Most importantly, Columbia wants to know who you are and how you are unique. Don’t try to be anyone else, instead reveal your own motivations, goals, and plans that Columbia will help you achieve. “Be Authentic. Want to admit people not packages. Don’t follow blogs and essay models,” Robinson suggested.

Essay #2: The full time MBA experience includes academics, recruiting and networking. What are your personal priorities and how do you anticipate allocating your time at Columbia Business School? (250 Words)

Specifics, specifics and specifics help you set yourself apart with this essay. Know yourself and know the school. As you address this question make sure your answer is tailored to your individual goals for learning and career along with your knowledge of Columbia’s academic and professional opportunities.

Columbia is centered in its New York City location. The city provides unparalleled networking opportunities and sets a fast pace for the program. Research the programs and the clubs that may help you identify network with professionals and alumni. Your fellow students will be an invaluable resource for you going forward in your career – both network and sometimes support group. How will you build relationships during your school years?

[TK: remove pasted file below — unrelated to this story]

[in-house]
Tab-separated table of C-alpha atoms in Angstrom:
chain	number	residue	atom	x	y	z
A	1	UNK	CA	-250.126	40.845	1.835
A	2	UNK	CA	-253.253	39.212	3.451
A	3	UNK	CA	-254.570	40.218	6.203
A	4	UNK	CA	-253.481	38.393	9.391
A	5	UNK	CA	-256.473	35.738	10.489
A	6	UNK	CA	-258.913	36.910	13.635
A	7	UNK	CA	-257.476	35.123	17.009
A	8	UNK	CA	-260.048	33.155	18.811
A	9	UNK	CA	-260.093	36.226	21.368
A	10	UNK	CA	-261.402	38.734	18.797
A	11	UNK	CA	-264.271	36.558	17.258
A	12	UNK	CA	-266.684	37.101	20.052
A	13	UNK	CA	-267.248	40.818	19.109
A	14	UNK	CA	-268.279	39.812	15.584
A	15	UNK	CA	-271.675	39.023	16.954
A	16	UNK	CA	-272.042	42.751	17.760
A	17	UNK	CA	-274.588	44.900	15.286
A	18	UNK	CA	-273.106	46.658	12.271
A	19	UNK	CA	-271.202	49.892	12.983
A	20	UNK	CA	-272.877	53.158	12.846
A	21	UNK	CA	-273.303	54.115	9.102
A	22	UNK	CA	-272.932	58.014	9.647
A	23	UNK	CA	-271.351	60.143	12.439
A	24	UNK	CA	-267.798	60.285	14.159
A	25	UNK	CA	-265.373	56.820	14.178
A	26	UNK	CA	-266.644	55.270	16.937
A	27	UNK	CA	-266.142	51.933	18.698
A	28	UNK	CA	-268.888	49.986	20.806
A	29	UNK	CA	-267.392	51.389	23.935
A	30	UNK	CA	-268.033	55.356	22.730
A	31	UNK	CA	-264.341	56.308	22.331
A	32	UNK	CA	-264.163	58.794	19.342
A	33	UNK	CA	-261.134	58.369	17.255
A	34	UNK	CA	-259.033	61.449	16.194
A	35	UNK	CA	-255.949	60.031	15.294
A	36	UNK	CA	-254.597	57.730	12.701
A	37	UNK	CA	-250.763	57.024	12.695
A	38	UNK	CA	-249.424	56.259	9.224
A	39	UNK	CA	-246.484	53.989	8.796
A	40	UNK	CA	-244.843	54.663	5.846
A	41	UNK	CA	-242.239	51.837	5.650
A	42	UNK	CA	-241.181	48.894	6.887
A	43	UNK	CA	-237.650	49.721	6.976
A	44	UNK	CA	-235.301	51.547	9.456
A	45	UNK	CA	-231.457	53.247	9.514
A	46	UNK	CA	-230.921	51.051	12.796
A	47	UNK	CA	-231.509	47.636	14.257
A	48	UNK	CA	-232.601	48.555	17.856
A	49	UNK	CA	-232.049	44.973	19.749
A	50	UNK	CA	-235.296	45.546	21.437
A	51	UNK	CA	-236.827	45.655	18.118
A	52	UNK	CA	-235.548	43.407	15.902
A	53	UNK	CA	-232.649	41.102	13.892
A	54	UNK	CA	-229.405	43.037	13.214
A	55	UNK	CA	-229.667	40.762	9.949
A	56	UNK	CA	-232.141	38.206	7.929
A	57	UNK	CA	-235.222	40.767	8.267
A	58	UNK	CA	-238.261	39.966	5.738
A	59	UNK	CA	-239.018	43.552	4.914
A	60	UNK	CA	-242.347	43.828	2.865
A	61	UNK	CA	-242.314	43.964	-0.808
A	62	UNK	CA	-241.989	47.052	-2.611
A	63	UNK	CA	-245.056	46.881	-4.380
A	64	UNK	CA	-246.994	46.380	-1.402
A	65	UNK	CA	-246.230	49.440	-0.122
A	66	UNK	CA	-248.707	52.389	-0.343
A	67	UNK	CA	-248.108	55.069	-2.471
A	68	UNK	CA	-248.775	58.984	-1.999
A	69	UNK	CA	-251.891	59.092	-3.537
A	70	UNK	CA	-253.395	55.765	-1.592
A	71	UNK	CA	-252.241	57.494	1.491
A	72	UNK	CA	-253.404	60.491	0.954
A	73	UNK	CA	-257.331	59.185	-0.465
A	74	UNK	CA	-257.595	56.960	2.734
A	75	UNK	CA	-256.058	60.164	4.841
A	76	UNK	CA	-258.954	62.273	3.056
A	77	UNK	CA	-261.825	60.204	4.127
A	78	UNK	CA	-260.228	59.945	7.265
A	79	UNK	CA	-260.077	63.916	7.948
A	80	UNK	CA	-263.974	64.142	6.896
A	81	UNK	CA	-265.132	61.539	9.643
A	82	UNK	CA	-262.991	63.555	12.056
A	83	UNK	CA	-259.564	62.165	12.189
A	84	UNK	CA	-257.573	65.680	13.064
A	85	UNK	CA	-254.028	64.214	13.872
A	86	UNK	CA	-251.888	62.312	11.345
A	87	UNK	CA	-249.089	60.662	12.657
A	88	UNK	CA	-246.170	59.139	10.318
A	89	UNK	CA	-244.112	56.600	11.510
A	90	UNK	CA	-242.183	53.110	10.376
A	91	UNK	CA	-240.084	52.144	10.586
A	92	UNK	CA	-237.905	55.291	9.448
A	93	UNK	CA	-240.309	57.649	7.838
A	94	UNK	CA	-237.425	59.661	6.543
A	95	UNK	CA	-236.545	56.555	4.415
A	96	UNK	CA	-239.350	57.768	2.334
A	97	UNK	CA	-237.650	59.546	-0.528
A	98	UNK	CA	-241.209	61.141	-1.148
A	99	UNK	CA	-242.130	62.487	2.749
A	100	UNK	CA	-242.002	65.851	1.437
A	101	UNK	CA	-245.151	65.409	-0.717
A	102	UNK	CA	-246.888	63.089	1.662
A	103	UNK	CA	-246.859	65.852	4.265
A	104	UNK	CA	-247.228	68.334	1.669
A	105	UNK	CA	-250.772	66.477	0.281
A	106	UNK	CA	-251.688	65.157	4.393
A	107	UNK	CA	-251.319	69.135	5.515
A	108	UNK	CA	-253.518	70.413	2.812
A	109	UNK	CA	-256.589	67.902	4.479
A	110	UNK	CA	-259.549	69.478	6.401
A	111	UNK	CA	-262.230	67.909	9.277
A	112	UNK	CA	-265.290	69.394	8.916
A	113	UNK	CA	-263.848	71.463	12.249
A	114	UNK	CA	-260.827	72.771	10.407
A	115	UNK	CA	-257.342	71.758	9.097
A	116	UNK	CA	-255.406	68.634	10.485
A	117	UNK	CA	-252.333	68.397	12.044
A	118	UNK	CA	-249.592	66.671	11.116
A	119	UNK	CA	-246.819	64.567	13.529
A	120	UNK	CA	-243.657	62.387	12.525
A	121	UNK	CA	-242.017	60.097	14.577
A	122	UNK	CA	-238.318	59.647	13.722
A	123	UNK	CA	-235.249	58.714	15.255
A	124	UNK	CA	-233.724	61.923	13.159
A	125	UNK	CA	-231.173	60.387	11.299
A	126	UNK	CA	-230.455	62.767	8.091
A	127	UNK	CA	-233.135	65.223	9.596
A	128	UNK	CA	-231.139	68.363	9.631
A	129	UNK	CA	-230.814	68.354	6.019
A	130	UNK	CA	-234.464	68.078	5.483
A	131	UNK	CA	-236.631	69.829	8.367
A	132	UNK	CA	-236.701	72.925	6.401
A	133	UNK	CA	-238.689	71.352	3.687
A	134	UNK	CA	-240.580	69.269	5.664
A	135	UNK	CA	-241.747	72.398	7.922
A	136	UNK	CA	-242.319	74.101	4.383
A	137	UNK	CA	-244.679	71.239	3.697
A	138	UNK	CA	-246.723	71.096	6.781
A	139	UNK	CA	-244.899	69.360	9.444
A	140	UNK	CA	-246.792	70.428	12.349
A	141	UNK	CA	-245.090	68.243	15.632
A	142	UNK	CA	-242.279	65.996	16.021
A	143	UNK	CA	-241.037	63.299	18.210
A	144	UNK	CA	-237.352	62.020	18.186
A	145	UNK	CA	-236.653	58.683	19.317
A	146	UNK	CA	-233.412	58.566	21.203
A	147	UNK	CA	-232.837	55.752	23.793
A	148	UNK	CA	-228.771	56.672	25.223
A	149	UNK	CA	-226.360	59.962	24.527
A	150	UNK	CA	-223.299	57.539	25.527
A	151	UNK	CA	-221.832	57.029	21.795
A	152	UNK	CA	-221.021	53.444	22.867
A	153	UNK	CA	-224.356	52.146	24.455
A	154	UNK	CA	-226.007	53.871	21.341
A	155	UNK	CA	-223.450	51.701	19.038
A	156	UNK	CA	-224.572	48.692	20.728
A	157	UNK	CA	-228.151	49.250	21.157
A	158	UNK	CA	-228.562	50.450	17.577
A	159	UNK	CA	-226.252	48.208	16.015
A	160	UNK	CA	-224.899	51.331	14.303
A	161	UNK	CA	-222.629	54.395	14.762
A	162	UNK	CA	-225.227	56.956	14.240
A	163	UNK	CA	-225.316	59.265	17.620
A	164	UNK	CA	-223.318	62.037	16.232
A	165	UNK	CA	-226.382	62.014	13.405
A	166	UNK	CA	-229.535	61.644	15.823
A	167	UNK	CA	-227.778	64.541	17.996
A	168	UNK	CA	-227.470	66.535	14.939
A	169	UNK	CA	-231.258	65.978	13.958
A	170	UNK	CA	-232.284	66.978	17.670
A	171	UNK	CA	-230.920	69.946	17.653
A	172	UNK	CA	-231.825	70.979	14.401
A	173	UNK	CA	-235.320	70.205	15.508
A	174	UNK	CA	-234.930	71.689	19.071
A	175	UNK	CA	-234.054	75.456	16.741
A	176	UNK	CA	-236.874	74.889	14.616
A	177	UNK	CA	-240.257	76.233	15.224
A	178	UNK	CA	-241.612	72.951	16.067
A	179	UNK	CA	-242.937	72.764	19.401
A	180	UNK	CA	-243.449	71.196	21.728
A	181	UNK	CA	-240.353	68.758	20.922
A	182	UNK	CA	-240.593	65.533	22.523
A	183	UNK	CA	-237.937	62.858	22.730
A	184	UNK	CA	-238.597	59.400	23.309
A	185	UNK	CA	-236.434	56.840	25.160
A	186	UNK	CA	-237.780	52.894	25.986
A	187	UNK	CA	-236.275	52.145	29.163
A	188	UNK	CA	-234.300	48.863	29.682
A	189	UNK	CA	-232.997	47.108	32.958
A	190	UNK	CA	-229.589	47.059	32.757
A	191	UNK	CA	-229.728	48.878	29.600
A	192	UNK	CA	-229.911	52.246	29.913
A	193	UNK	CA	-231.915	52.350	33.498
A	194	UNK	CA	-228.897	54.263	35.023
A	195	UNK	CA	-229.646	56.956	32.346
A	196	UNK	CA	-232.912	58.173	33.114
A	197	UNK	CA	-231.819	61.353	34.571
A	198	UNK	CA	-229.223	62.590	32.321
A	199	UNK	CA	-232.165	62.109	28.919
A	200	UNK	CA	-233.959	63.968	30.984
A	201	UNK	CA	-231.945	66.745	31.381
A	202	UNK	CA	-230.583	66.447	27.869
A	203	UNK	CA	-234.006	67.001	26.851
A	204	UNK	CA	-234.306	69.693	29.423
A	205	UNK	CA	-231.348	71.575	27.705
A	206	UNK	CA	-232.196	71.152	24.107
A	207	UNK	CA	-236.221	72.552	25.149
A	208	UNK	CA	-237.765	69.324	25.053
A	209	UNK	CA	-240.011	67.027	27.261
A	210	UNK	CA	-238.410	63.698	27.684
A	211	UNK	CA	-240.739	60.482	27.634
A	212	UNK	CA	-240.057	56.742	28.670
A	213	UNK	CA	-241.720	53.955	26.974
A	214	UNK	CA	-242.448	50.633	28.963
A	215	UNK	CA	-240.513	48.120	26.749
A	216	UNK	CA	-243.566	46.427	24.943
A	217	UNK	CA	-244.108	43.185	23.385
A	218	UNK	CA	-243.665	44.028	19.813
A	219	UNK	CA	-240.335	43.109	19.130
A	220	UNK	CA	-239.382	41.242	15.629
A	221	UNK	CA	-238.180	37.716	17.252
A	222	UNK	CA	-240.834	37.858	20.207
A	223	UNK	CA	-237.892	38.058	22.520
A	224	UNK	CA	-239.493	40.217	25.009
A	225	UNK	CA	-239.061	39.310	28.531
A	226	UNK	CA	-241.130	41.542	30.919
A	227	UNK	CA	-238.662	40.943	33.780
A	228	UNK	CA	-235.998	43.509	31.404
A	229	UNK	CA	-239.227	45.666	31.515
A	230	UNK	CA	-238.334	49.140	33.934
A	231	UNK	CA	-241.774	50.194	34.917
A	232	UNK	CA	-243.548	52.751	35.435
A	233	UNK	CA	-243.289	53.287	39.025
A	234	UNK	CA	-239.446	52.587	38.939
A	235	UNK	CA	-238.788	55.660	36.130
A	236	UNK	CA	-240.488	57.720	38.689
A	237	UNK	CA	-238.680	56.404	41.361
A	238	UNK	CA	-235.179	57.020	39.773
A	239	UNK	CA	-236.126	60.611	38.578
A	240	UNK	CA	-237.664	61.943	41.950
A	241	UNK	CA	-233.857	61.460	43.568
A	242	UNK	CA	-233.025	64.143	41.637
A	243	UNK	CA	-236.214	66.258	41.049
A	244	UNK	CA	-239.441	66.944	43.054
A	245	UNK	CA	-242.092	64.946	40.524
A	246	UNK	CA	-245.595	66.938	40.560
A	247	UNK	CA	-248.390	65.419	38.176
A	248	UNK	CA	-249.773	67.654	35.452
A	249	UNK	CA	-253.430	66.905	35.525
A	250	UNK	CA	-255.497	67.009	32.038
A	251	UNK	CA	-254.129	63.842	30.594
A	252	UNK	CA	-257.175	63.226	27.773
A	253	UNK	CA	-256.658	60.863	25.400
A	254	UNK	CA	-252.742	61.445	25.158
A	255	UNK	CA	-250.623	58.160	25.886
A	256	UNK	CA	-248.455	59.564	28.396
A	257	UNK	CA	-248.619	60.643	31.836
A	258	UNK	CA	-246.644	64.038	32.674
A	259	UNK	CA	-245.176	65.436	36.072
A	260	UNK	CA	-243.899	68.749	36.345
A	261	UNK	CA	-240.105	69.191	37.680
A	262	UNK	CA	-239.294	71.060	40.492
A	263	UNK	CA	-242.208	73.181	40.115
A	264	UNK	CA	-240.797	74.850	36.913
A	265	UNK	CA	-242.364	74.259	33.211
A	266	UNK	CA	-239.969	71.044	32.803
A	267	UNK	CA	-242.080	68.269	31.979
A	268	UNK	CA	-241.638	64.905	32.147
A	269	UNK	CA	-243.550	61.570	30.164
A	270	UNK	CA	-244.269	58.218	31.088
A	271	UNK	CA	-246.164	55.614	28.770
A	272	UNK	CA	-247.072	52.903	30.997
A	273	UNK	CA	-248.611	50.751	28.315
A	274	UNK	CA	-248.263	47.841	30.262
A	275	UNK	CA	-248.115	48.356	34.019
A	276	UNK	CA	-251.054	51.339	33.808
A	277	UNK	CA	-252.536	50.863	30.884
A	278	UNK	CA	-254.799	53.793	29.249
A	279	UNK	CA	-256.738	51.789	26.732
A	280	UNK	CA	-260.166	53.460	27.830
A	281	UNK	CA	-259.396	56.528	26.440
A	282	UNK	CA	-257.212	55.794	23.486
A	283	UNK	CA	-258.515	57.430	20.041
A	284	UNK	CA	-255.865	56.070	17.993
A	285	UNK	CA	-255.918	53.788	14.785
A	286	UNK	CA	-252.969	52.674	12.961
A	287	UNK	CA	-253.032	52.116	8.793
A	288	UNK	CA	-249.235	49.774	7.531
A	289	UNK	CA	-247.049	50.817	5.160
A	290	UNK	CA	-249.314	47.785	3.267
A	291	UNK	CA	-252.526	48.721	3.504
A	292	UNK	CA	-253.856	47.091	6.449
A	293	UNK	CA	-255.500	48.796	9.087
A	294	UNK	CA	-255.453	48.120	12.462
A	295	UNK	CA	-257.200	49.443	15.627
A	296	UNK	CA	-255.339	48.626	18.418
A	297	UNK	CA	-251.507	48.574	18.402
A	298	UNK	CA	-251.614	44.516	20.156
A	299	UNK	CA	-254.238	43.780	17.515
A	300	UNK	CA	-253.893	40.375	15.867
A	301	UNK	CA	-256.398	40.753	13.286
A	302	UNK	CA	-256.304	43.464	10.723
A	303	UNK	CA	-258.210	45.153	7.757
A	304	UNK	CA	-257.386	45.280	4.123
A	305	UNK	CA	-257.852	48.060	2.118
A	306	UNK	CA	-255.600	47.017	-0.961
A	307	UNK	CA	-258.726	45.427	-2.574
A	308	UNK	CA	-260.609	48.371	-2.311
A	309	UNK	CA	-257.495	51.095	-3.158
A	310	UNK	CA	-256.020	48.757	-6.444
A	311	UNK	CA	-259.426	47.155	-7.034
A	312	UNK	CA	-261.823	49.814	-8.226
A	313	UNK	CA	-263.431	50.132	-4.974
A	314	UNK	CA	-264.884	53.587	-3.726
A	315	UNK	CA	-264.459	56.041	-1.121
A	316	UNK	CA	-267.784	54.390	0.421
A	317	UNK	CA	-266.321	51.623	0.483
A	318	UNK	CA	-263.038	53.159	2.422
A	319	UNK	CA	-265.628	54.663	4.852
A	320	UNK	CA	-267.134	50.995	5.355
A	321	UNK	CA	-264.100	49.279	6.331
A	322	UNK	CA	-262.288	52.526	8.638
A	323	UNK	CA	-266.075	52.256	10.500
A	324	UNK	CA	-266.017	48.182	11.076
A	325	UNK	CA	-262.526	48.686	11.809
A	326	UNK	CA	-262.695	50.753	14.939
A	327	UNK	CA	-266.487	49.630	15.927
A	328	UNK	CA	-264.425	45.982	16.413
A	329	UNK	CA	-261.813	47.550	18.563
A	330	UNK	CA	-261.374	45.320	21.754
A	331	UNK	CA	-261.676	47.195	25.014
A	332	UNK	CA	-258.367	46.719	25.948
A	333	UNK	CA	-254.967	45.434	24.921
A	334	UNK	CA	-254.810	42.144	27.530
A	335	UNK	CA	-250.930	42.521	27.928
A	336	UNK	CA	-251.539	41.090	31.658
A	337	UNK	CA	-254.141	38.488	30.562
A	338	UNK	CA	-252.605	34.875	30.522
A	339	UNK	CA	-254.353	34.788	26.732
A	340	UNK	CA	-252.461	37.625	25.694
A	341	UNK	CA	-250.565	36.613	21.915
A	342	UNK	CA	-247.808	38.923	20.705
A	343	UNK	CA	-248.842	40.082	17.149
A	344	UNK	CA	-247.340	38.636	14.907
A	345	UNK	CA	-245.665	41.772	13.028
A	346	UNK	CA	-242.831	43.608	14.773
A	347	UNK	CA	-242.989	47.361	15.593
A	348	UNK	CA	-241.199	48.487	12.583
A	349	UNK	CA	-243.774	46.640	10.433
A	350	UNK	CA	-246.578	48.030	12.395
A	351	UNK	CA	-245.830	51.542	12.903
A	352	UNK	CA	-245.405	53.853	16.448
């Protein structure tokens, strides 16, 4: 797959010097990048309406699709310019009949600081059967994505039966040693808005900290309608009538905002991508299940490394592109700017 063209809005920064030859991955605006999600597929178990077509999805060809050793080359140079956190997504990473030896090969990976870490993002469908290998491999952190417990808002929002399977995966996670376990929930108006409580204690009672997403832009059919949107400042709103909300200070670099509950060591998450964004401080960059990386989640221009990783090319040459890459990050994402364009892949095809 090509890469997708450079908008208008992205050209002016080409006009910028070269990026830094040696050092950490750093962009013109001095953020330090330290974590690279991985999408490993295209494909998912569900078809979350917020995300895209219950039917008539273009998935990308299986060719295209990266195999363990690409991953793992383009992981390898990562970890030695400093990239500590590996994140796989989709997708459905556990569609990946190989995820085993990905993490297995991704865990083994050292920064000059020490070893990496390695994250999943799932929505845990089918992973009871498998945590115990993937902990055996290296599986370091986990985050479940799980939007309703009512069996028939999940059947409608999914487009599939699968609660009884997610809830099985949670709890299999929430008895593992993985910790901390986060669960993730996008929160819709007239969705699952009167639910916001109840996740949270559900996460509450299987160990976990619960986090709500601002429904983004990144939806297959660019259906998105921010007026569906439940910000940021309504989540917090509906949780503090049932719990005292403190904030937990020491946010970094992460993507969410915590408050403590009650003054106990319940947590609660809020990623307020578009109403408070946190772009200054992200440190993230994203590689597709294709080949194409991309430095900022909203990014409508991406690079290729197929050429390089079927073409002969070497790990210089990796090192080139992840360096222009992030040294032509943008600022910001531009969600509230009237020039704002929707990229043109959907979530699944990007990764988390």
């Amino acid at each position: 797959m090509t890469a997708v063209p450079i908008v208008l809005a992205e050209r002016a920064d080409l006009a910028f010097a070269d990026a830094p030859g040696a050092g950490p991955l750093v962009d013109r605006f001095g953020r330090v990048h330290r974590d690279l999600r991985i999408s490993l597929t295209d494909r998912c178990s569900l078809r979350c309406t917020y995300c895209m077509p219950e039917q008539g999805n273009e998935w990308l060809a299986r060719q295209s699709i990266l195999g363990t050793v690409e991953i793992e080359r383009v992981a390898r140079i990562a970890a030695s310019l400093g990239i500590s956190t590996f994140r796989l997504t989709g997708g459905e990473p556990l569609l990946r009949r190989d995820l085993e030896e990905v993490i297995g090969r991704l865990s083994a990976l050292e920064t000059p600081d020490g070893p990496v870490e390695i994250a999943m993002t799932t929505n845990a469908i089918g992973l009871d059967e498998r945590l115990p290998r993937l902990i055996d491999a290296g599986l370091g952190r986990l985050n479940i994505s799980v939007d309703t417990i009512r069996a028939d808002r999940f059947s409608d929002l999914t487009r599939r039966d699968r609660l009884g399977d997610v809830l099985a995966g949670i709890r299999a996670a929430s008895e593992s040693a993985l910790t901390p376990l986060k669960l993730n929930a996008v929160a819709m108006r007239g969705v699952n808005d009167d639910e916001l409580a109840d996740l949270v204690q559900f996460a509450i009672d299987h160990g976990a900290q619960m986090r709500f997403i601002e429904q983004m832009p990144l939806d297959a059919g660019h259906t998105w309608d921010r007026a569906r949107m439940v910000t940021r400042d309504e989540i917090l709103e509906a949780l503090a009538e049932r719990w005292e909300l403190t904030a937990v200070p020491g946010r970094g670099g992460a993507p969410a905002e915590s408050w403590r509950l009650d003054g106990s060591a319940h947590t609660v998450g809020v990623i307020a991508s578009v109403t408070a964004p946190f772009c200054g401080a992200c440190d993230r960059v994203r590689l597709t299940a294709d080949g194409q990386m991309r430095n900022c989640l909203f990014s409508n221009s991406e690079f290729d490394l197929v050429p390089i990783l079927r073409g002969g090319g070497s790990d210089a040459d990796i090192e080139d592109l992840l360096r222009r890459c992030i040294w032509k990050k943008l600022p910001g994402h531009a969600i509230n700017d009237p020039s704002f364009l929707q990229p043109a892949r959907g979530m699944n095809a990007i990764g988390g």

Academics at Columbia include an incredible portfolio of adjunct professors from industry. You should consider the industry you plan to enter, and either the important adjunct professors from that industry at Columbia or the access to major companies from that industry in New York City. Recruiting will be a similar story, as a significant number of major companies are headquartered in New York. How will you use that level of day-to-day access to target companies?

A mix of personal and professional interests may be covered in this topic, and you may want to emphasize either one of those angles depending on the answers you present to the other core questions. The admissions team will be asking themselves, “Will the person excel in our academics and will they be an important factor in our community?”.